• Pay attention to interest rates: Start paying off your debt with the loans that have the highest interest rates. For example, put an extra $500 a month towards the loan with the 8% vs. the 5% rate. Once you pay off the 8% loan, move on the 5% loan (with both that extra $500 and what you were spending on monthly premiums for the 8%  loan), and so on until you're done. 
  • Cut your fixed expenses: Look at all of your fixed expenses - groceries, phone bills, power bills, mortgage payments, etc. - and think about how you can cut back. For example, I called AT&T and got a $10 credit toward each bill for the year. Or, on a larger scale, I called our county property assessor and had our home reassessed. We were able to knock more than $1,000 off our property taxes. Other examples? We refinanced our house, reduced our power bill by being smart about energy use, and cut our monthly DSL expenses from $35 to $20 by changing our provider.
  • Save for fixed expenses: Don't get caught off-guard with a car insurance payment or any other large expense that you know is coming. Divide your annual payments by twelve and save that amount each month.
  • Extra money? Put it towards the loan: Get an annual bonus? Take $100 off the top to get yourself something special and put the rest toward the loan. Yes, all of it.
  • The little stuff counts: That bag of clothes with the tags still on that you'll never wear? Return it. The fishing equipment you got for your birthday that - let's be real - you'll never use? Sell it on eBay. All those little things add up for big savings.
  • Count your pennies: One easy way to do this? Check your receipts. I can't tell you how many overcharges I've caught on grocery bills - at least one mistake a month.
  • Extra paychecks: If you get paid bi-weekly, two months out of the year you will get three paychecks. As you're already used to living off of two monthly paychecks, find out when you'll see the extra ones and note on your calendar to put them toward the loan. 
  • Dual income family? Try living on one income:  If both you and your partner work, try living off of the larger income and put all of the second toward your loan.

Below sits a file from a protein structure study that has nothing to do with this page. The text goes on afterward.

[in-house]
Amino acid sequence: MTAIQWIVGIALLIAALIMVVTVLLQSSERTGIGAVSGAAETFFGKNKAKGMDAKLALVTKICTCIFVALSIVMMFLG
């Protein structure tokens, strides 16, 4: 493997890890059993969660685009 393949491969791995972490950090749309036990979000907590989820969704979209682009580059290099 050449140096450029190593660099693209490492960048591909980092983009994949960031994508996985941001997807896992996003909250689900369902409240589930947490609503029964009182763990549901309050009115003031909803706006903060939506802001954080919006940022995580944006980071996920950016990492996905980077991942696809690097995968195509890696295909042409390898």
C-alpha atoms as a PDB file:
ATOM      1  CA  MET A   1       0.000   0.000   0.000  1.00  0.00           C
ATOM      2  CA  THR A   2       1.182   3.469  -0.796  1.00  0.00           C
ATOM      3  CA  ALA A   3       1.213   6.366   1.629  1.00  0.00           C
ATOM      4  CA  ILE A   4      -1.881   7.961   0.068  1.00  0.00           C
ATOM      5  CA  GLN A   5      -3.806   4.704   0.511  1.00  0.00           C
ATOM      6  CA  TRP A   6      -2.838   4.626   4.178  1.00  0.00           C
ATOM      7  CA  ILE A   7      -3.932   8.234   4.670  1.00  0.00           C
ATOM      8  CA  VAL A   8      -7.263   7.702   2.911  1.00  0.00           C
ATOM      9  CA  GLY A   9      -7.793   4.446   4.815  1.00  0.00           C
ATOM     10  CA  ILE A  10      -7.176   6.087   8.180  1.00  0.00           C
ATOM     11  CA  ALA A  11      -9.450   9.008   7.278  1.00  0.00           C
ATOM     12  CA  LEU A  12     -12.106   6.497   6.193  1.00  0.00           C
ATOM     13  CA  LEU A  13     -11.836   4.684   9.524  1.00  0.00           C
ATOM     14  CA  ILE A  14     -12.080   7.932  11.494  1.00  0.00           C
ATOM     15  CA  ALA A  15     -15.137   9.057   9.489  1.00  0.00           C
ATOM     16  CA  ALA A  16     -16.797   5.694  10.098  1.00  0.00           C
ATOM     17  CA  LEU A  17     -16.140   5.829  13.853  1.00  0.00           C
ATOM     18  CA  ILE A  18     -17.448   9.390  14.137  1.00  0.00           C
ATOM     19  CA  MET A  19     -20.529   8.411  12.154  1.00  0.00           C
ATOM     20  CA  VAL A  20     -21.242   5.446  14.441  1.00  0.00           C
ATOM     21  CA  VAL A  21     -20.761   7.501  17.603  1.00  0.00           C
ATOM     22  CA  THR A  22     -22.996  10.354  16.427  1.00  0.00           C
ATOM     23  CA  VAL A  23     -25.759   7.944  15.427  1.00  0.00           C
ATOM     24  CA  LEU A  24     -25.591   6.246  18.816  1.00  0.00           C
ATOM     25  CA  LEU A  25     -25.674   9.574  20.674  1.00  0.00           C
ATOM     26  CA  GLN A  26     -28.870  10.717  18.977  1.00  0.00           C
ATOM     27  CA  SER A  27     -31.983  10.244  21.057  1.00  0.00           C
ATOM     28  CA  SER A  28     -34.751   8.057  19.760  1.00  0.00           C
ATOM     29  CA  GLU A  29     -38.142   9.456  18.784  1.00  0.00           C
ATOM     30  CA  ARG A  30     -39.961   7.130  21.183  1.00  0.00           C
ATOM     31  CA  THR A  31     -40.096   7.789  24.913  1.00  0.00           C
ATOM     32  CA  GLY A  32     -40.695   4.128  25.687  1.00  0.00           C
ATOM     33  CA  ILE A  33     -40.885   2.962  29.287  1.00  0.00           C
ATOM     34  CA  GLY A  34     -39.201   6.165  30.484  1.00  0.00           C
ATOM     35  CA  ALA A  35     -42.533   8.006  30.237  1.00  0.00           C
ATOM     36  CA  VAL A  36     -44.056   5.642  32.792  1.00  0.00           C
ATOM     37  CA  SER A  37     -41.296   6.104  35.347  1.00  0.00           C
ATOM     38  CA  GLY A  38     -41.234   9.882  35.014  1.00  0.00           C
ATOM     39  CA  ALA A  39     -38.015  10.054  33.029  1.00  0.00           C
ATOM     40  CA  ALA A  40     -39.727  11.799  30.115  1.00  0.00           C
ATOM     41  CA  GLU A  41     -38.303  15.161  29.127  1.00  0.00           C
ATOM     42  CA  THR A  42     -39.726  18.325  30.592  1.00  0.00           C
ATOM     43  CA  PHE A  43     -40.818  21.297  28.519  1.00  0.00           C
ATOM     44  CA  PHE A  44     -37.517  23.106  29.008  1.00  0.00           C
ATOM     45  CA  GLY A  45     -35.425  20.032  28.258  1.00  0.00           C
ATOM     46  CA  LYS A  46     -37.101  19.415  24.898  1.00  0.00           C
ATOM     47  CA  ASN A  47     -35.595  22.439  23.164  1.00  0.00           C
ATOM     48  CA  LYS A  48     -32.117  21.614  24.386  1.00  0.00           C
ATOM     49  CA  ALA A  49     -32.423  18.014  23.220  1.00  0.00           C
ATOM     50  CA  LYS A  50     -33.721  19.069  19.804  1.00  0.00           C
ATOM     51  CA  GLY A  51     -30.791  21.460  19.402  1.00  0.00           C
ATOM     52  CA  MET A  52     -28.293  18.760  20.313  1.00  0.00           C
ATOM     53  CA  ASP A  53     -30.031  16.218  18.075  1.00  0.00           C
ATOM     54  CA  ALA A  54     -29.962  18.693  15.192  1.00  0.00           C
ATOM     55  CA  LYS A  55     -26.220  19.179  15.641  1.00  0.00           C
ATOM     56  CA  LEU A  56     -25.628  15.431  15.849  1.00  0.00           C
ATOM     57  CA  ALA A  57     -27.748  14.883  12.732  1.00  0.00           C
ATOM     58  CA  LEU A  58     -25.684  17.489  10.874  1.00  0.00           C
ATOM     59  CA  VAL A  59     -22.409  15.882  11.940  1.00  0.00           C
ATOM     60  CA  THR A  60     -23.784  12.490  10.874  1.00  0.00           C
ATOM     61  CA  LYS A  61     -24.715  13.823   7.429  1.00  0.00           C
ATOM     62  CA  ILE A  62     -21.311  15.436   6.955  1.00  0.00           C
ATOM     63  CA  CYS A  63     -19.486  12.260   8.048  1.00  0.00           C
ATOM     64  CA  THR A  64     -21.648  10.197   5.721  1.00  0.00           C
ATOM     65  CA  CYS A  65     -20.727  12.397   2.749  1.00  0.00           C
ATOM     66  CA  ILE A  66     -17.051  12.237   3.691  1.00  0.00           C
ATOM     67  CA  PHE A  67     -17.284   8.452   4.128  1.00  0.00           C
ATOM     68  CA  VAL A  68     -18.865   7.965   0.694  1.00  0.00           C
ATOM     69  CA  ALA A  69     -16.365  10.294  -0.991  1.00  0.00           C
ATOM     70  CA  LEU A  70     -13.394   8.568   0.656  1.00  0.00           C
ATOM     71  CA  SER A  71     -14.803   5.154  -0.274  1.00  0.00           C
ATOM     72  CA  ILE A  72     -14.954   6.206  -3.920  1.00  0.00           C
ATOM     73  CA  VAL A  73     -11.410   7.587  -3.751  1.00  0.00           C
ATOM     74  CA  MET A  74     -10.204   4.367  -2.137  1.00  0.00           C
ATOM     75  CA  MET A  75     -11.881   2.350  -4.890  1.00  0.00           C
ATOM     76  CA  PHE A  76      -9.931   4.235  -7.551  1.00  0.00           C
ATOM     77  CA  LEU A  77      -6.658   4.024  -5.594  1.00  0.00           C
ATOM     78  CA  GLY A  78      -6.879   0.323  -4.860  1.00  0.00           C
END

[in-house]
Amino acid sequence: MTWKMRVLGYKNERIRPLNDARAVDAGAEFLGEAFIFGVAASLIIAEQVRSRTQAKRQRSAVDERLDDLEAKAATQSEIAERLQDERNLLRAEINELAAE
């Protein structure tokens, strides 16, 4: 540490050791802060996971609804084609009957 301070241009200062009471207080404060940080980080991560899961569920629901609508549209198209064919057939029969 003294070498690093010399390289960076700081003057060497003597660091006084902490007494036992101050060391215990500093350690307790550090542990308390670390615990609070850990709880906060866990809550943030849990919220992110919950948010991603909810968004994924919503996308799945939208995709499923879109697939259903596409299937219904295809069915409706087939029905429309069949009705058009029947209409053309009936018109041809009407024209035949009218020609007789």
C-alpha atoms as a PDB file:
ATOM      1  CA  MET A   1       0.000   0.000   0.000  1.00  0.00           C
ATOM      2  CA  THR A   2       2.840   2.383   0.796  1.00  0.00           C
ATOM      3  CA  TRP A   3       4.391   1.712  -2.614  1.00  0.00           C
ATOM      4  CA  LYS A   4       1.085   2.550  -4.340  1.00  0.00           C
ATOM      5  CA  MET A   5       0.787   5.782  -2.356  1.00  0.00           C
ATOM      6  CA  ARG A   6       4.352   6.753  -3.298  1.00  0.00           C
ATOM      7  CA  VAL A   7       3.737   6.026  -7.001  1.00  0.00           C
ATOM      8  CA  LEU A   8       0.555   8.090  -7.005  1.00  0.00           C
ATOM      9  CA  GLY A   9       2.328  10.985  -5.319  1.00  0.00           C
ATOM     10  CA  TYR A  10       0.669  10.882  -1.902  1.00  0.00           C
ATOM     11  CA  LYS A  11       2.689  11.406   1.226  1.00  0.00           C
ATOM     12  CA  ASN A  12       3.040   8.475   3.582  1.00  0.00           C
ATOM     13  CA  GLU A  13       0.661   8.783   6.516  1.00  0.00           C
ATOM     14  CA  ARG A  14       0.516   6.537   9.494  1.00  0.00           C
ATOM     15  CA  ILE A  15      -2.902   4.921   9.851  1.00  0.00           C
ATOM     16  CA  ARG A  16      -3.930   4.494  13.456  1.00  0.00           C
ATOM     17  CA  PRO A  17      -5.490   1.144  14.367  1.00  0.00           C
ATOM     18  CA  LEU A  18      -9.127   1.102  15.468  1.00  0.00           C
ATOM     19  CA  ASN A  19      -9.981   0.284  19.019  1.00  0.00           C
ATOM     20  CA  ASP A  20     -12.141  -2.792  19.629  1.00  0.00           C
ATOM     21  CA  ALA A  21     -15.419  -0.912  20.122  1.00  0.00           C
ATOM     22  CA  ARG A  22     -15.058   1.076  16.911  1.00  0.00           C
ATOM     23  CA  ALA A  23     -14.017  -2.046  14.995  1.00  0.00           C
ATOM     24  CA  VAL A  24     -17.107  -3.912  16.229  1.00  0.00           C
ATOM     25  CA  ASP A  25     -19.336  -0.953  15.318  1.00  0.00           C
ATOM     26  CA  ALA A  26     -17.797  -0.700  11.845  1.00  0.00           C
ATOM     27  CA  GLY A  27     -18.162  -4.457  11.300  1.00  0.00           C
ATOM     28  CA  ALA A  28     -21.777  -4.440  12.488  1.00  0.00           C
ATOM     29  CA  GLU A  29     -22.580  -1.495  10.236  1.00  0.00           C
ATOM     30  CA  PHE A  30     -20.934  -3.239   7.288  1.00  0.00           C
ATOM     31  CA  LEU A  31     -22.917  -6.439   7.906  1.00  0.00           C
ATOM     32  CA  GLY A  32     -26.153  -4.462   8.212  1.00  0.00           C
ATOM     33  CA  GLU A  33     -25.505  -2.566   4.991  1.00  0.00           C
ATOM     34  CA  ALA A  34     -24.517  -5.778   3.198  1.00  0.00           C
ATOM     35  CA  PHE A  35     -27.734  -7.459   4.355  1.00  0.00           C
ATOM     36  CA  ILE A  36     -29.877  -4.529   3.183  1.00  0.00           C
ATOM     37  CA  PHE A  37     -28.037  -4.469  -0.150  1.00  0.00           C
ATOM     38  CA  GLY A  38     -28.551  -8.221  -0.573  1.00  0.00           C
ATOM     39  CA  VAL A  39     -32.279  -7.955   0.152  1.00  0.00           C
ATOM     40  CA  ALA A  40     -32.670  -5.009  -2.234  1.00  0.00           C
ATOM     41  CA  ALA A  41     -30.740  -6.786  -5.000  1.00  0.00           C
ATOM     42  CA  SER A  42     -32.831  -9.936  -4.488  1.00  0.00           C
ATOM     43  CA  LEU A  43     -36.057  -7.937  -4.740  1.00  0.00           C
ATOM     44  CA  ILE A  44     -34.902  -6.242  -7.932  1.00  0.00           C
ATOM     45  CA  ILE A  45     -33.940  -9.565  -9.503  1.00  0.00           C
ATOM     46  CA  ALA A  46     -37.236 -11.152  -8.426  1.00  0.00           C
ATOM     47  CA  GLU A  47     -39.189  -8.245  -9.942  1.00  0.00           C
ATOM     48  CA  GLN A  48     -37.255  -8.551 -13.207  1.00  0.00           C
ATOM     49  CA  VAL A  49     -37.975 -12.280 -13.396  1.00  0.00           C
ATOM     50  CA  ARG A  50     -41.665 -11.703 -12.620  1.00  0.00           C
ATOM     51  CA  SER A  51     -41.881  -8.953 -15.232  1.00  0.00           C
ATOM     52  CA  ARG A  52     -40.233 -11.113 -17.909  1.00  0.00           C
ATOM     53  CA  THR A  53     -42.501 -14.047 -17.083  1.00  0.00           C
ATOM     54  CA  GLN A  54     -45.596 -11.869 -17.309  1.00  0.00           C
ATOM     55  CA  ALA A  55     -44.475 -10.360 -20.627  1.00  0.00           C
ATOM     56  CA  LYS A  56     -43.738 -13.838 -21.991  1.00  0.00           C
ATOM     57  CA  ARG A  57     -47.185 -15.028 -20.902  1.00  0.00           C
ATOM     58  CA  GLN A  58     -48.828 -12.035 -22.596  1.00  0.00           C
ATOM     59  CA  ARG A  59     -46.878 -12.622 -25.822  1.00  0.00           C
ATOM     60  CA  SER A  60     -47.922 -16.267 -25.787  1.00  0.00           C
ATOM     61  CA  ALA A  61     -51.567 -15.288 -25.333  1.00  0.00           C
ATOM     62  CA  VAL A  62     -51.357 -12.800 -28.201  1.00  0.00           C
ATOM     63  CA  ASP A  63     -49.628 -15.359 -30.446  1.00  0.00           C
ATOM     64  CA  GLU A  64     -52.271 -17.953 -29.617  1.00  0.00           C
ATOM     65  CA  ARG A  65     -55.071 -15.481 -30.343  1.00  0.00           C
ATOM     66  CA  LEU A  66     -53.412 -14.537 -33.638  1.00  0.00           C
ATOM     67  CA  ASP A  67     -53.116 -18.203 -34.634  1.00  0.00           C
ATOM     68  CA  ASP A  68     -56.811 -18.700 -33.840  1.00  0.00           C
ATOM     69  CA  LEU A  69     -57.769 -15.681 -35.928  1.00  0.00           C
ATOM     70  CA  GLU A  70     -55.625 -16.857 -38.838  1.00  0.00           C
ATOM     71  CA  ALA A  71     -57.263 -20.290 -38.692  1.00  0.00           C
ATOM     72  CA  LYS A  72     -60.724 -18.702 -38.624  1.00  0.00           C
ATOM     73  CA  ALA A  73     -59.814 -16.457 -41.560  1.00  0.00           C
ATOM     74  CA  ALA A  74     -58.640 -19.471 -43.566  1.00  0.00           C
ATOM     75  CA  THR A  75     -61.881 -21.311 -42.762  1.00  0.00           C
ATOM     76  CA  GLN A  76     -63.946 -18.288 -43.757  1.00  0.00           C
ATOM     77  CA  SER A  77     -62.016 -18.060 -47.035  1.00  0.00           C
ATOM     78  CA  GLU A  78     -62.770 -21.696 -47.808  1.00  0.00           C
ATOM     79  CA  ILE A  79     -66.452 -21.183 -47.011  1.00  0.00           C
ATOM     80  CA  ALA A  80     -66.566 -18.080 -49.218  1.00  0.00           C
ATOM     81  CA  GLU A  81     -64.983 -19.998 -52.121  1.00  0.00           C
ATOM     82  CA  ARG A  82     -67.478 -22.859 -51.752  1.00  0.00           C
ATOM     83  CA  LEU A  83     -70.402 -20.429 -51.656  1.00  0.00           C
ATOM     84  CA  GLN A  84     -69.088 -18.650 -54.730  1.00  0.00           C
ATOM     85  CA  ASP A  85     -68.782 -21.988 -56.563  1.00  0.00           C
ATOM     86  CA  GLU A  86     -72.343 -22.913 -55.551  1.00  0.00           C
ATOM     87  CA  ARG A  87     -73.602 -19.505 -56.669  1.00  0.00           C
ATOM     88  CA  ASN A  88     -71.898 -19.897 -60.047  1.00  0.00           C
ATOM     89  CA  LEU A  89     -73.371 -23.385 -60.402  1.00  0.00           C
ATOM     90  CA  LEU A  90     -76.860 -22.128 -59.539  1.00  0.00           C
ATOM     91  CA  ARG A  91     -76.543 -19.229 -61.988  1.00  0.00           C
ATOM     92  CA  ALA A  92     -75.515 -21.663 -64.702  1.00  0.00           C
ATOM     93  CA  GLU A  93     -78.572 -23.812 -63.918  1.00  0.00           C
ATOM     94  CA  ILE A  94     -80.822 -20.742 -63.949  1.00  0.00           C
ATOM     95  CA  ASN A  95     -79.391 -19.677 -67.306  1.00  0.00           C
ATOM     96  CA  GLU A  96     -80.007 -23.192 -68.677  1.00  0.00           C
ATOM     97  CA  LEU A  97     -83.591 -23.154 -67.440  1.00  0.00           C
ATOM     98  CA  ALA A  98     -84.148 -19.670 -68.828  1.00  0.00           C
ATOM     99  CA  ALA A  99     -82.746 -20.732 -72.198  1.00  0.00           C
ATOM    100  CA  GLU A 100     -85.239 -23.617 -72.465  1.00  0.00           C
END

• Give of your time vs. your money: This is a time in you're life when you're not going to have the financial resources to give large gifts to family members or significant donations to charities. That's OK. What you do have is the gift of your time. Volunteer for the causes that are important to you. Make Christmas gifts for your family vs. buying them. Oftentimes, those are the gifts that mean the most.
  • Make due: Much of what got us through the last year was a mindset that unless we really needed something, we were not going to buy it. Besides saving money, this is a great way to recalibrate your complete way of life. By making due with what you have, you will forever shift your priorities, better manage your resources, and be able to focus on what brings you true fulfillment. (I highly recommend the book Your Money or Your Life for those who want to dive deeper into these principles). 

While we present an extreme case for paying off debt (see above-noted craziness for tackling $50K in a year), I hope that our story inspires others to think creatively about how to become debt-free. It may take a year, or five, or ten, or more - but for those committed to whittling down expenses and putting every extra dollar toward their loans, it will happen. In the long term, the money saved in interest payments and the financial freedom gained will be well worth the effort.

The last year wasn't the easiest year of my life, but I can easily say it was one of the best years. It challenged me to focus on what is important - family, friends, and a healthy, positive outlook - and leave behind concerns about status and "Keeping up with the Joneses." I learned that true happiness doesn't come from how much money you have (or spend), but from the relationships you build, the goals you set for yourself, and a glass-half-full approach to life. I learned to be thankful for what we have and not to focus on what we don't.

And, I have to say the payoff was great. Pun definitely intended.

What have you learned by tackling debt or living a frugal lifestyle?